Attend meetings on better ways to add bike lanes, unarmed public safety, law on affordable housing
Processes for adding bike lanes
City Council, 5:30 p.m. Monday. Bike lane installations that take away parking spaces from businesses and older or impaired people continue to claim council attention. This week sees the formal introduction of orders to convene meetings to improve the process “in the already impacted areas of the city and all new areas going forward” and to appoint a Cycling Safety Ordinance Implementation Advisory Committee of as many as 25 people. One order says pointedly that residents are asking that “the city abandon the ‘break it now/fix it later’ approach that appears to have been taken.” A draft was shown to some 90 residents at a Dec. 9 meeting in North Cambridge run by councillor-elect Paul Toner that was attended by motion-maker E. Denise Simmons as well as by retiring councillor Tim Toomey, former councillor Craig Kelley and a staffer for state Rep David Rogers.
There are also orders aimed at ensuring the city’s investments don’t include fossil fuels or prisons and that when multifamily properties go up for sale in Cambridge, the city look at them “as quickly as possible” as possible future affordable housing. A slew of end-of-the-year requests by the city manager for free-cash transfers includes such things as BlueBikes rental infrastructure and – to the tune of $500,000 – money for legal costs and payouts that have been “higher than anticipated.” In June, the city manager asked for another $280,000 to pay for “unanticipated increases in costs” at the Law Department after the council had approved $450,000 less than seven months earlier for the same reason.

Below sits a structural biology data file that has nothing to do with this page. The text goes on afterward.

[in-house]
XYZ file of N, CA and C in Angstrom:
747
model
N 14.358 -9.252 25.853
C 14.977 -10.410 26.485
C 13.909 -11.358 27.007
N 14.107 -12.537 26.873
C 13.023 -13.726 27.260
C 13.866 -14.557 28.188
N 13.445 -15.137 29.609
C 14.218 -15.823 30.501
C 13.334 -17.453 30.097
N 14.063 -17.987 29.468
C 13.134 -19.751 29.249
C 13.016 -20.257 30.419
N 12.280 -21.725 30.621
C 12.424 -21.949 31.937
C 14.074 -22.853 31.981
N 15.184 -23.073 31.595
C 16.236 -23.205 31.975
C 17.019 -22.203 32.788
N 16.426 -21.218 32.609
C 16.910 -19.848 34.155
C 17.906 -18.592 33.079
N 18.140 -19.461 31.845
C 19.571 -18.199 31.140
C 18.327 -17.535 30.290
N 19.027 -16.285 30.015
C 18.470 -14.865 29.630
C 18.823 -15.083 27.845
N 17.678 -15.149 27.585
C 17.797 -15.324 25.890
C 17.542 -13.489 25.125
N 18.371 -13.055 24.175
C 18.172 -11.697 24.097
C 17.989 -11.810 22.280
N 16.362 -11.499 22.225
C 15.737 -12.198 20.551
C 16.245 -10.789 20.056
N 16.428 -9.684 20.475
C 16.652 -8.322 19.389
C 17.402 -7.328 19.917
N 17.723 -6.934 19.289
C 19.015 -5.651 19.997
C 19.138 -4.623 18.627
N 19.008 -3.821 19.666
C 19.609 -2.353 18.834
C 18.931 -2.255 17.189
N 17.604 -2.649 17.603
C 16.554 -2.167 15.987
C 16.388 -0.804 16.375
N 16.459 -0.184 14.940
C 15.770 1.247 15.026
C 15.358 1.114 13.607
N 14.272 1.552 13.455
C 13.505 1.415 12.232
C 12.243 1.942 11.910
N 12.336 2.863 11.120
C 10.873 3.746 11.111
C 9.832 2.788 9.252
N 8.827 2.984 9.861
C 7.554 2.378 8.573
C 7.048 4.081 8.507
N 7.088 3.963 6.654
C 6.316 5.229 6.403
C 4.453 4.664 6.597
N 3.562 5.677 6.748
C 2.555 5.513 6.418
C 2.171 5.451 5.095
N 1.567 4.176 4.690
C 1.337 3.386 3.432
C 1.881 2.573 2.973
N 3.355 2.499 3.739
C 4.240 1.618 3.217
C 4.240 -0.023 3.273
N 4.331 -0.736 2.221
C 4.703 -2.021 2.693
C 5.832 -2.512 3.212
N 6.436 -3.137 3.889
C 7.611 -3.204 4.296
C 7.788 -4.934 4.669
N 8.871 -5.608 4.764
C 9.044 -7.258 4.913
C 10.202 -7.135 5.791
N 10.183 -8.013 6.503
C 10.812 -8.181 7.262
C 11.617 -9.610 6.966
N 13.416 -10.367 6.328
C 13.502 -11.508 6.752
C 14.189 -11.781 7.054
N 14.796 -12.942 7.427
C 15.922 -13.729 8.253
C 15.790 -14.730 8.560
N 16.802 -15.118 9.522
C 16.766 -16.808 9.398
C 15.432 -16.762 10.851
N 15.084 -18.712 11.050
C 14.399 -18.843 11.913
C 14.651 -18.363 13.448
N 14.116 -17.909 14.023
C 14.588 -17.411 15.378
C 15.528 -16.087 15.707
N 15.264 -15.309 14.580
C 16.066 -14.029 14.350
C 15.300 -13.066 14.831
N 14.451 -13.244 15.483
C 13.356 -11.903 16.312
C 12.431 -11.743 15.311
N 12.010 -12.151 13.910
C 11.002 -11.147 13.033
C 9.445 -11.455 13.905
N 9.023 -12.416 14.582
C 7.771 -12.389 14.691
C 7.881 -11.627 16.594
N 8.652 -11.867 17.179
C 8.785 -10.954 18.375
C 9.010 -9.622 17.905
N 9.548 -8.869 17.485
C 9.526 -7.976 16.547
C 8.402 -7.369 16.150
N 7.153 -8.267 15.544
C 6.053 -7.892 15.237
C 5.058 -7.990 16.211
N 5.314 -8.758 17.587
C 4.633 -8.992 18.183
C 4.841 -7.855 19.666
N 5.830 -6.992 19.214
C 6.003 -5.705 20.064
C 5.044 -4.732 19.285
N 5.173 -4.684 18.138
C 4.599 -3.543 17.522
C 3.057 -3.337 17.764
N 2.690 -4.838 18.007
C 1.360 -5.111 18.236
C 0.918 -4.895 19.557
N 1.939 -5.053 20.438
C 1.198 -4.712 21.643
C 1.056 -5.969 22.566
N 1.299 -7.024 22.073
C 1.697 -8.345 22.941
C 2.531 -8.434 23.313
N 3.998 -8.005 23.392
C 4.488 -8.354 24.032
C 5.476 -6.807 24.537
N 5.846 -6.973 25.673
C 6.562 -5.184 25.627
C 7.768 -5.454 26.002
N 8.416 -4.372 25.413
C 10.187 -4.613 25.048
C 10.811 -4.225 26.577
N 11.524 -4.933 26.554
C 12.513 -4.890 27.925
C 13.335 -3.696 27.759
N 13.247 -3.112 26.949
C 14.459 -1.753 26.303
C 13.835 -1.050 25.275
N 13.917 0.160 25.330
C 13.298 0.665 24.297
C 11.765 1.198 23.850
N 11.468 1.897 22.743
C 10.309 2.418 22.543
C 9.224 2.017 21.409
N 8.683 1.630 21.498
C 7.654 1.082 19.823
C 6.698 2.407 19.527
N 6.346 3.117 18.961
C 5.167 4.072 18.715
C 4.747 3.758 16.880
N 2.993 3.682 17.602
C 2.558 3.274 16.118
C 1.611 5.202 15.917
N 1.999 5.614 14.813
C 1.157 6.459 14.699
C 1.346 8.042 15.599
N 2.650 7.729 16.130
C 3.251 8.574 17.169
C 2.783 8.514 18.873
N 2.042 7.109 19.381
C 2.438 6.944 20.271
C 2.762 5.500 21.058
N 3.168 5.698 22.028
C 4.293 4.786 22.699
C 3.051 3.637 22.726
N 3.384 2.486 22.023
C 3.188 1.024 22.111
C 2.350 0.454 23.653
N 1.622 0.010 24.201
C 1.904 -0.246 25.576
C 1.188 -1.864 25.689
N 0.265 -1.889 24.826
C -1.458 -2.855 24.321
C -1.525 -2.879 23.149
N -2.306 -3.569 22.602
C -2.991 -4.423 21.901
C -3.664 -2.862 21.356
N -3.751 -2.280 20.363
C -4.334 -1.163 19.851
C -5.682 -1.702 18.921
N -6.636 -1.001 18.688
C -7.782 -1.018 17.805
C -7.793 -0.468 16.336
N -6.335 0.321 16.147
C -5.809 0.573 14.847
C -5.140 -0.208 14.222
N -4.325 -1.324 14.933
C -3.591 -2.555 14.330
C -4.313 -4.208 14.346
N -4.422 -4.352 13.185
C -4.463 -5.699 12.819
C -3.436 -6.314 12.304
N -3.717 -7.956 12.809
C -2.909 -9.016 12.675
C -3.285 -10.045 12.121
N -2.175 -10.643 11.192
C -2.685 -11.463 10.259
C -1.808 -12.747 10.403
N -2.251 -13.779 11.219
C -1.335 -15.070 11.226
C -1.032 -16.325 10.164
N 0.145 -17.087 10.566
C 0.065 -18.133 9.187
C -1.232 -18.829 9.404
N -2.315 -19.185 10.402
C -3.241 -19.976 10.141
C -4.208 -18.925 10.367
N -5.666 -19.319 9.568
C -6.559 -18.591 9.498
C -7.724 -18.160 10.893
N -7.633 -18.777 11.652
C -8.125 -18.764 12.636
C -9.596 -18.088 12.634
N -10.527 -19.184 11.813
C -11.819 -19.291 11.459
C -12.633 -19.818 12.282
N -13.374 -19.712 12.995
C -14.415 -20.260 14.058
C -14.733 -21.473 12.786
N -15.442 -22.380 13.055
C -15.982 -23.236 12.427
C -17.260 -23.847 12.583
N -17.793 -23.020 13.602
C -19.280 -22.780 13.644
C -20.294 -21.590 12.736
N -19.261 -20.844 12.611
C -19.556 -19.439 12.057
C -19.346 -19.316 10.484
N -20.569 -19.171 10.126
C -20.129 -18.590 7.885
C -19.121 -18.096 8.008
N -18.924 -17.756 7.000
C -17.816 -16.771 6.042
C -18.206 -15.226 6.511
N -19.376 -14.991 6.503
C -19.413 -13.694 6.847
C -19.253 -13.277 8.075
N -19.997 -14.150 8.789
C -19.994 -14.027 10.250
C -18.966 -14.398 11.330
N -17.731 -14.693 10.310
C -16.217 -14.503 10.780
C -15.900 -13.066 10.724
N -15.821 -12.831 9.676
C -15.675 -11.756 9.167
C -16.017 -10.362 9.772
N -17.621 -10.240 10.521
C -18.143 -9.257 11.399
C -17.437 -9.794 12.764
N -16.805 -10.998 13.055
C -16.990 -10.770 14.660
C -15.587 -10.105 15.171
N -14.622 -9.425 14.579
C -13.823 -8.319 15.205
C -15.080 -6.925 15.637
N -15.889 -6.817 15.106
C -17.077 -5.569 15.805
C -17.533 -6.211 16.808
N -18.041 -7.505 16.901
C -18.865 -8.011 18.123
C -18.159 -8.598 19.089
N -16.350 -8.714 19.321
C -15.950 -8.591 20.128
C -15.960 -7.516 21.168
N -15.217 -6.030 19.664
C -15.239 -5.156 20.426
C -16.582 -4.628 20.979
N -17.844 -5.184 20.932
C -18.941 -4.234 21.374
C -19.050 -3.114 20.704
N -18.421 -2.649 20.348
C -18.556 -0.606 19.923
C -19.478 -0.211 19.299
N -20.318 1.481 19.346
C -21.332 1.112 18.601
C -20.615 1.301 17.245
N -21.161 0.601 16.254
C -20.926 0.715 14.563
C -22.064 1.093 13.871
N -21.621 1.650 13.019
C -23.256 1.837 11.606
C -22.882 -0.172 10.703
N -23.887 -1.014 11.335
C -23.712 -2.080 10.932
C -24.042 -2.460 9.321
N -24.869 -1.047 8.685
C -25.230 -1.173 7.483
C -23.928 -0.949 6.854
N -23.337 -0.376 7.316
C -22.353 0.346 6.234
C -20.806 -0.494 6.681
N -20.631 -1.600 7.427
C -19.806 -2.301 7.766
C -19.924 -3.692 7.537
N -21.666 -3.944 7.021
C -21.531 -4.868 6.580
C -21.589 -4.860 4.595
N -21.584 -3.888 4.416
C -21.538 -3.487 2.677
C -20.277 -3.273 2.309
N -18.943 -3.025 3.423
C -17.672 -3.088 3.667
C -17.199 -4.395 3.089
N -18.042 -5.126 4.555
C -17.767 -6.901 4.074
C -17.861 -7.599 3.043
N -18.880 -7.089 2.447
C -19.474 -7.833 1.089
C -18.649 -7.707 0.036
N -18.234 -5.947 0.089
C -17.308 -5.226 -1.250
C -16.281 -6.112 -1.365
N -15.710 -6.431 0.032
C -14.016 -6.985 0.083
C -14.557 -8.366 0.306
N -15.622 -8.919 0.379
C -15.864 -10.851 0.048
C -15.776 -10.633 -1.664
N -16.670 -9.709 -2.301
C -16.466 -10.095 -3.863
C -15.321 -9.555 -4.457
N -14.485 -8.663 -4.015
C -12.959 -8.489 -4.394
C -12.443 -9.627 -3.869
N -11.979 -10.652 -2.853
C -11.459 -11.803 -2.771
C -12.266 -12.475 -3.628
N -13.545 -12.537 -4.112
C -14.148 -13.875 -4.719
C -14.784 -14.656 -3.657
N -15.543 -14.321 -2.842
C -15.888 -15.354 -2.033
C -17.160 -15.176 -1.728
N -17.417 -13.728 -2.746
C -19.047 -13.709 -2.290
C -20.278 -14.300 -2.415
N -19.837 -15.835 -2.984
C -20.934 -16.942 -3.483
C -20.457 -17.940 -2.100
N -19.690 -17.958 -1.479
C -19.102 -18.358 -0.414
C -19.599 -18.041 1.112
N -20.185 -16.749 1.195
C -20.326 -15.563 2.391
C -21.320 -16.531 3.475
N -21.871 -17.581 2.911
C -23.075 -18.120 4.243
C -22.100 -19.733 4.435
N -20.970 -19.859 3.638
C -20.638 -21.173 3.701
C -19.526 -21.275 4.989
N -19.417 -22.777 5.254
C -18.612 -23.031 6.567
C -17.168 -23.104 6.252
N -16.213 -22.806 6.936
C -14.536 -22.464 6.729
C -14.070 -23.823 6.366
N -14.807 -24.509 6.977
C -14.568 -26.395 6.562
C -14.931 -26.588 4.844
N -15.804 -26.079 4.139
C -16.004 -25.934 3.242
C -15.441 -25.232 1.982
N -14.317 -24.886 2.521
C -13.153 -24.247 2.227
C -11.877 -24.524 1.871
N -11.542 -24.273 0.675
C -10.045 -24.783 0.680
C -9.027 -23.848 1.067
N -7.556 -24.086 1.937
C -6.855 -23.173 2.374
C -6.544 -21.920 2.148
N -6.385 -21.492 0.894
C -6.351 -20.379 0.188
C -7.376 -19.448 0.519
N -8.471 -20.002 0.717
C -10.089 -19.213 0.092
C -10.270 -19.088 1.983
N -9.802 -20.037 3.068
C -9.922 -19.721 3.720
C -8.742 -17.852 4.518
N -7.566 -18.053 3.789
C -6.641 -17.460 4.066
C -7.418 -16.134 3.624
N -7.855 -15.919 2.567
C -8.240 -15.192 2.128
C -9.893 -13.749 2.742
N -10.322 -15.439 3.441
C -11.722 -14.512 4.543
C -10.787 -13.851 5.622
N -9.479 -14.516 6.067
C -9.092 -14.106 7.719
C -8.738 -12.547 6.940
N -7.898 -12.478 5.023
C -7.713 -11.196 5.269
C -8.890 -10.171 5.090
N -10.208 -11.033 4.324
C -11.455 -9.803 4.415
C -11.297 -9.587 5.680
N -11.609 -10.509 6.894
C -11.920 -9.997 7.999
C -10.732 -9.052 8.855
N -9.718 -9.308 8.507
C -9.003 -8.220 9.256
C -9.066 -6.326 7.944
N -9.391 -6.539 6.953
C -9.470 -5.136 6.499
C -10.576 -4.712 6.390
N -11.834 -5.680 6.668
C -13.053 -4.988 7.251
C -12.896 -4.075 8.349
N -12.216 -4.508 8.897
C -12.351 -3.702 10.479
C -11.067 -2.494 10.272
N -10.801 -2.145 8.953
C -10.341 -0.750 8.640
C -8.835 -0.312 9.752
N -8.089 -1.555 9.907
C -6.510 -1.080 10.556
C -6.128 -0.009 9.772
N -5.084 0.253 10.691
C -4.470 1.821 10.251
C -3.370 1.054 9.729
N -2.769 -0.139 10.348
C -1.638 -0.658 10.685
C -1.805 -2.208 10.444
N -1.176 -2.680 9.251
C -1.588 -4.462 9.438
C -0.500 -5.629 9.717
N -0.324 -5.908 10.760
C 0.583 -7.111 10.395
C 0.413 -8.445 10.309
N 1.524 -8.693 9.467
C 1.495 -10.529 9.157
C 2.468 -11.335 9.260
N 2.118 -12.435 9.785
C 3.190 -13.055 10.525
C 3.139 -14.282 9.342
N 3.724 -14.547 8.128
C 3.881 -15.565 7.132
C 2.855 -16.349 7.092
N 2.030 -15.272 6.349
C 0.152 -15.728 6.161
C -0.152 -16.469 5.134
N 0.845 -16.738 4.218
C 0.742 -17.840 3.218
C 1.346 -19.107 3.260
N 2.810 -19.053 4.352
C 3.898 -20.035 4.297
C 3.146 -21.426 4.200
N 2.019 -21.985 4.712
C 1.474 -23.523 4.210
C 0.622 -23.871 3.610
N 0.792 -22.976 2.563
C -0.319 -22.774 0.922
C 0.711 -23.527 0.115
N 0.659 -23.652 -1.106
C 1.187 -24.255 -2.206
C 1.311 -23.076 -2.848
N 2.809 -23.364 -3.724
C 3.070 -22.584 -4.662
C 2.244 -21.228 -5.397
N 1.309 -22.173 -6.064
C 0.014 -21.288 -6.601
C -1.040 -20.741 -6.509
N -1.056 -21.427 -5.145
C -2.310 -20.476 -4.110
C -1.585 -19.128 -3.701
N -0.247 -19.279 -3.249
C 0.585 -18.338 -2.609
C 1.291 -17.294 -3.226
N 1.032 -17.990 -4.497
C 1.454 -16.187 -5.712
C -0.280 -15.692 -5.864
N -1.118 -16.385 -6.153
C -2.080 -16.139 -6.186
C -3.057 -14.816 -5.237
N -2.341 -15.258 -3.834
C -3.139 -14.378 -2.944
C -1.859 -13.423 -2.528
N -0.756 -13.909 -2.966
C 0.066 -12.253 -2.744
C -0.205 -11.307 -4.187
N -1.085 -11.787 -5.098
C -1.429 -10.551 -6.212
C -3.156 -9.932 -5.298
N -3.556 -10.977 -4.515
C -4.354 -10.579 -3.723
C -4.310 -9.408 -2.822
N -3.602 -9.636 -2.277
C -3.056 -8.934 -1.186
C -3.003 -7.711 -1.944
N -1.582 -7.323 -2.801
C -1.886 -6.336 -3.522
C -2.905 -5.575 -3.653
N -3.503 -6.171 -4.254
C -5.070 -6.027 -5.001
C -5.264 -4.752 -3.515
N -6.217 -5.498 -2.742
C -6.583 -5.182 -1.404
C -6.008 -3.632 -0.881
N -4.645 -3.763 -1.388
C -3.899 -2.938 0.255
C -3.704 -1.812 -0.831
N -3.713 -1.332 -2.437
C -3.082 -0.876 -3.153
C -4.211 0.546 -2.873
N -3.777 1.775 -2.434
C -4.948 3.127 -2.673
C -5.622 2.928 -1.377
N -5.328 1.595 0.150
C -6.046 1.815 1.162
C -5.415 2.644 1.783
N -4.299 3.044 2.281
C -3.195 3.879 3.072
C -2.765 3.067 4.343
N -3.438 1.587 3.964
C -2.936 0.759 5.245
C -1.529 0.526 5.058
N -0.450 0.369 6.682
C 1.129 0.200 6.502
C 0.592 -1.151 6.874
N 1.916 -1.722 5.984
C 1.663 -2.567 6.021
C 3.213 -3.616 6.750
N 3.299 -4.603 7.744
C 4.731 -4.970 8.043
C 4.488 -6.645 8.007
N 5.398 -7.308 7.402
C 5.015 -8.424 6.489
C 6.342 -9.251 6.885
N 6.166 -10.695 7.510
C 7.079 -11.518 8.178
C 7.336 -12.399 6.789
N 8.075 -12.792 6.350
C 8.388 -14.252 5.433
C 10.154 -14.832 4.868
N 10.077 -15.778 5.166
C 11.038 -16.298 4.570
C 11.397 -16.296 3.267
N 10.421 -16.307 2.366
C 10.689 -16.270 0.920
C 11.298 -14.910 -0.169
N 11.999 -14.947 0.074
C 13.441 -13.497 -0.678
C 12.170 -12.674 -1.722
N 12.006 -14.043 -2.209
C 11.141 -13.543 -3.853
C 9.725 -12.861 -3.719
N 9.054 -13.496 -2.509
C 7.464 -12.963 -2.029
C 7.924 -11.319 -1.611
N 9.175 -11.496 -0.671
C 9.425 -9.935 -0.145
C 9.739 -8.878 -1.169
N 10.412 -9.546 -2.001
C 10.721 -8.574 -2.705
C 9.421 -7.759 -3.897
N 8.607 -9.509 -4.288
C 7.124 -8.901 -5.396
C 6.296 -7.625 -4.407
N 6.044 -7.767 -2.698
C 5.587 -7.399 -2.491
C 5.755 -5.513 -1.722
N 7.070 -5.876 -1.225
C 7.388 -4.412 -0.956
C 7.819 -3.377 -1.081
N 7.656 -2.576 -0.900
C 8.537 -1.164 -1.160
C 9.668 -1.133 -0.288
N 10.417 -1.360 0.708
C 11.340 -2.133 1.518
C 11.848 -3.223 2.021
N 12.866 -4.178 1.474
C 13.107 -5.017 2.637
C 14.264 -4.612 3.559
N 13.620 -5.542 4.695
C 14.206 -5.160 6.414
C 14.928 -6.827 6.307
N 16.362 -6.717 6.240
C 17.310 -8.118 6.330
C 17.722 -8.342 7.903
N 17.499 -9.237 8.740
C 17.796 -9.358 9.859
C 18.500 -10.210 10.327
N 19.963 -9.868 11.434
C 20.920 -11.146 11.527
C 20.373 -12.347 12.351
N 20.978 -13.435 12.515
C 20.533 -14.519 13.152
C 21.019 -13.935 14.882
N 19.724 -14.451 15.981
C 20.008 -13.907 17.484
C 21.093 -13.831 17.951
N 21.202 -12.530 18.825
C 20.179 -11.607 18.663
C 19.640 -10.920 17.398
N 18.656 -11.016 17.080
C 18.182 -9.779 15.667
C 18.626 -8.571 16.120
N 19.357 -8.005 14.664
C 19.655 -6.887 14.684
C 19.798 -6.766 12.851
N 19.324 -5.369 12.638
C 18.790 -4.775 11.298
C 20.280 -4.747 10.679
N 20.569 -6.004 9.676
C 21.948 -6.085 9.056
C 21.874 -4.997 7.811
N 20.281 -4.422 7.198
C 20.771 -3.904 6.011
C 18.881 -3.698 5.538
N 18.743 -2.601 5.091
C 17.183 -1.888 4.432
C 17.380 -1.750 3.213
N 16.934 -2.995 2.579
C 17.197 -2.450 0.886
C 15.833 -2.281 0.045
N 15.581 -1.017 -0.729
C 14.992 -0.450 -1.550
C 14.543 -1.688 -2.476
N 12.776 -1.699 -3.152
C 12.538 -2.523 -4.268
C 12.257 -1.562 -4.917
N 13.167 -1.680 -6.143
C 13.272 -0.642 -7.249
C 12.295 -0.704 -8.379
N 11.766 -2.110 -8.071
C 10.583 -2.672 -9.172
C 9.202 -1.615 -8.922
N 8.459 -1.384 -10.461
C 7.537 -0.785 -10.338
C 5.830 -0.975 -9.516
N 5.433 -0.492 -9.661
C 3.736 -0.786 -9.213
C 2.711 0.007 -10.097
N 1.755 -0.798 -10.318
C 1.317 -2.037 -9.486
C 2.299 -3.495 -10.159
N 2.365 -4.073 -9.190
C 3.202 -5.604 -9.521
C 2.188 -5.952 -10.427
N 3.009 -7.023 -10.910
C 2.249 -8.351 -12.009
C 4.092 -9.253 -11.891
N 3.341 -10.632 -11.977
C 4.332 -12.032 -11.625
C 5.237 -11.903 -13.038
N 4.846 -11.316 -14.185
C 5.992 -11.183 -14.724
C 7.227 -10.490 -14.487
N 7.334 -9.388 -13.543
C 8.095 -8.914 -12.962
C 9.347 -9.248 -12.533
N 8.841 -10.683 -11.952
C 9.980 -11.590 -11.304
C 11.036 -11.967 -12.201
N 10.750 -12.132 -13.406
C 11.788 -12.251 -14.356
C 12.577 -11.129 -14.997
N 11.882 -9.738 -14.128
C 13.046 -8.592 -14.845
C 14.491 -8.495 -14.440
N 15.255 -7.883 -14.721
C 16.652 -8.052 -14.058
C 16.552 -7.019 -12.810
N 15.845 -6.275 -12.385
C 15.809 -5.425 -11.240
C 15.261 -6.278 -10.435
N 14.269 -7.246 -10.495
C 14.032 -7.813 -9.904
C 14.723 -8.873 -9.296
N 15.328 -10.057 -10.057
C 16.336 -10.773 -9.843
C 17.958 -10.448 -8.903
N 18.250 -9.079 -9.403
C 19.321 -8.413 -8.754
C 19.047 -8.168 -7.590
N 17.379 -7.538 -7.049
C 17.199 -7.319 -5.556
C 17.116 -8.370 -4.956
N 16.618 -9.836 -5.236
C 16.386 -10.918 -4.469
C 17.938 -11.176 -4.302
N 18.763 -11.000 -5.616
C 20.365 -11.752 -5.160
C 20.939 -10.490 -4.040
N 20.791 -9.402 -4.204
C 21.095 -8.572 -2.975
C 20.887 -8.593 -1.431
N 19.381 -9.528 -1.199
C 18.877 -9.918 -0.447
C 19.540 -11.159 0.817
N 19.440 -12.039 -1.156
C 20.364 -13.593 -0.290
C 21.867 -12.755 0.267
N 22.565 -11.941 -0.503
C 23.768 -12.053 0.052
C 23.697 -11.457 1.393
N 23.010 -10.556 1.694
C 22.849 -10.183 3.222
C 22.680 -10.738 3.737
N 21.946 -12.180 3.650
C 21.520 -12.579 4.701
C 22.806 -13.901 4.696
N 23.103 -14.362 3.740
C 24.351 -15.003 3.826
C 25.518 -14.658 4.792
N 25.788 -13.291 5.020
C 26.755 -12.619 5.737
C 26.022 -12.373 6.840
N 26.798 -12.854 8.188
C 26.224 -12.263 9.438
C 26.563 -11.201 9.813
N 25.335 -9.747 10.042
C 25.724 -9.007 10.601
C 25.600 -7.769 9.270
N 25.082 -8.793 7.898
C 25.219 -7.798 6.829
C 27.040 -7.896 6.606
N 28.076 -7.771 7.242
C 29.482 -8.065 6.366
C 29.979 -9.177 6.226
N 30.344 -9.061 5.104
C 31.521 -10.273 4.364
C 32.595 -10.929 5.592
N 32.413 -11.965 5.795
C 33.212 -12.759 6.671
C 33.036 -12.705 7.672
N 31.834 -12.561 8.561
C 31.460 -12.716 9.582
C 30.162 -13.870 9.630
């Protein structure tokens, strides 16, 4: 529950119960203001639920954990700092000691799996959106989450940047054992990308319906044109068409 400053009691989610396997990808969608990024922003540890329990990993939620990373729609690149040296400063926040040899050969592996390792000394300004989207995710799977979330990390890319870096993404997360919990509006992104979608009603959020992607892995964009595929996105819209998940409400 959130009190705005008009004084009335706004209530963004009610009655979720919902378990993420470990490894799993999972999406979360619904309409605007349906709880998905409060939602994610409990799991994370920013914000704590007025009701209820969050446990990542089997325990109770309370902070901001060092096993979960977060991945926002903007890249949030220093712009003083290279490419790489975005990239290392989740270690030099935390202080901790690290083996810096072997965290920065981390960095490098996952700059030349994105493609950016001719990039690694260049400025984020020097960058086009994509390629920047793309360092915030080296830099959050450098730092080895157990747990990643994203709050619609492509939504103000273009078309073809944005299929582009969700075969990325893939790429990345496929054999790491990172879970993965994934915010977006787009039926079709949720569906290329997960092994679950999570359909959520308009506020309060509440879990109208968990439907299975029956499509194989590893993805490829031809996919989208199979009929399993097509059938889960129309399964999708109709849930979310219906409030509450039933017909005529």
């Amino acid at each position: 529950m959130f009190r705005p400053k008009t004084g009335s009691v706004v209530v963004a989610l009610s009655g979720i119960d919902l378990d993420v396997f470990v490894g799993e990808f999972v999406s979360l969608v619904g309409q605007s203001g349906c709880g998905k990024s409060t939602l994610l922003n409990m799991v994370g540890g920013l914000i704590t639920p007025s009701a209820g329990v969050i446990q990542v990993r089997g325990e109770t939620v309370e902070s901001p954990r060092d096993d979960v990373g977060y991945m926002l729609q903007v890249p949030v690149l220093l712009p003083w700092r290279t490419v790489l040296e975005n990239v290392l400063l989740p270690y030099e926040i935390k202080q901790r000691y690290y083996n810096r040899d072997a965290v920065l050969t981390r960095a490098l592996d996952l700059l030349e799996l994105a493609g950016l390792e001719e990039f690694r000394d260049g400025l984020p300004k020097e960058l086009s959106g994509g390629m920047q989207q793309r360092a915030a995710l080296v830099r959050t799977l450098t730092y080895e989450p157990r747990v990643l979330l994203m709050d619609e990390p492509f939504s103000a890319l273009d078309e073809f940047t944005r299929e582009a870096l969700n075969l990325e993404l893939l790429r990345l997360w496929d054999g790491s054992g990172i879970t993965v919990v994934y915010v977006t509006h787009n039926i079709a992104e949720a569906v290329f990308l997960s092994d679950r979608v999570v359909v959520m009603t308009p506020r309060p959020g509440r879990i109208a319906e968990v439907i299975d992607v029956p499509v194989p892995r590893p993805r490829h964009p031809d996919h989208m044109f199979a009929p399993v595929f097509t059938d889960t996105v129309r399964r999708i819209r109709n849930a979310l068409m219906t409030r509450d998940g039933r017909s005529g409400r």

The council meets at City Hall, 795 Massachusetts Ave., Central Square. Televised and watchable by Zoom video conferencing.
Unarmed public safety
Public Safety Committee, 2 to 4 p.m. Tuesday. This committee run by city councillor Quinton Zondervan will continue talking about a proposal for a community-based, unarmed alternative public safety response to policing called the Holistic Emergency Alternative Response Team. This public safety unit would be apart from the Cambridge Police Department, while a new Department of Community Safety to be staffed with trained civilians is being developed by city staff. A citizens’ presentation is expected, following a city presentation – meant to show differences and overlap in the programs – given at a Nov. 17 meeting that described unarmed response offices as being within the police department building and making the citizens’ Heart program secondary. That didn’t go over well with many residents attending, who urged funding for Heart but not the city’s proposed department. The committee meets at City Hall, 795 Massachusetts Ave., Central Square. Televised and watchable by Zoom video conferencing.
Affordable housing zoning tweaks
Planning Board, 6:30 p.m. Tuesday. The board takes up two zoning petitions that would change the year-old Affordable Housing Overlay’s rules around yard setbacks and off-street parking, potentially making it harder to build the housing that the overlay meant to make easier. Both have been heard at City Council Ordinance Committee hearings: the yard setbacks were kept in committee Dec. 8, while the idea of a parking requirement was rejected by the seven of nine councillors present Wednesday. Televised and watchable by Zoom video conferencing.
Lowering city greenhouse gases
Health & Environment Committee, 1 to 3 p.m. Wednesday. This committee run by city councillor Quinton Zondervan continues work on revising the city’s Building Energy Use Disclosure Ordinance, meant to lower greenhouse gas emissions from buildings. The problem continues to worsen in Cambridge despite adoption of a Net Zero Action Plan in 2015, and councillors have complained that progress has been slowed by city staff being a year late on these promised amendments. The committee meets at City Hall, 795 Massachusetts Ave., Central Square. Televised and watchable by Zoom video conferencing.